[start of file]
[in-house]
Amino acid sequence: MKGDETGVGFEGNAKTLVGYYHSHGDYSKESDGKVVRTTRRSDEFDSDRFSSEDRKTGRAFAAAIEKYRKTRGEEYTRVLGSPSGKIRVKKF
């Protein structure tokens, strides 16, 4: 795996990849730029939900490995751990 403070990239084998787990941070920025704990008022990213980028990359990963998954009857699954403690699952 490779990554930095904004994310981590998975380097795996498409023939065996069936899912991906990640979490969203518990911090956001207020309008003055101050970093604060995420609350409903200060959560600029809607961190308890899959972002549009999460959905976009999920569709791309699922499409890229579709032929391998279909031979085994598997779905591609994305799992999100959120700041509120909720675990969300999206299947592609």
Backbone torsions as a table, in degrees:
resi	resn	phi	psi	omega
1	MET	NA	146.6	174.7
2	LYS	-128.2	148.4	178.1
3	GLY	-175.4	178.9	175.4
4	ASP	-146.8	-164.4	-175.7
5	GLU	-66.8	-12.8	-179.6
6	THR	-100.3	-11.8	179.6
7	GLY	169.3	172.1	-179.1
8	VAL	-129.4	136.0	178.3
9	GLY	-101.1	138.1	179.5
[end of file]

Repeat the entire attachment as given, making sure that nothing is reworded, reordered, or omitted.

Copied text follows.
[in-house]
Amino acid sequence: MKGDETGVGFEGNAKTLVGYYHSHGDYSKESDGKVVRTTRRSDEFDSDRFSSEDRKTGRAFAAAIEKYRKTRGEEYTRVLGSPSGKIRVKKF
């Protein structure tokens, strides 16, 4: 795996990849730029939900490995751990 403070990239084998787990941070920025704990008022990213980028990359990963998954009857699954403690699952 490779990554930095904004994310981590998975380097795996498409023939065996069936899912991906990640979490969203518990911090956001207020309008003055101050970093604060995420609350409903200060959560600029809607961190308890899959972002549009999460959905976009999920569709791309699922499409890229579709032929391998279909031979085994598997779905591609994305799992999100959120700041509120909720675990969300999206299947592609």
Backbone torsions as a table, in degrees:
resi	resn	phi	psi	omega
1	MET	NA	146.6	174.7
2	LYS	-128.2	148.4	178.1
3	GLY	-175.4	178.9	175.4
4	ASP	-146.8	-164.4	-175.7
5	GLU	-66.8	-12.8	-179.6
6	THR	-100.3	-11.8	179.6
7	GLY	169.3	172.1	-179.1
8	VAL	-129.4	136.0	178.3
9	GLY	-101.1	138.1	179.5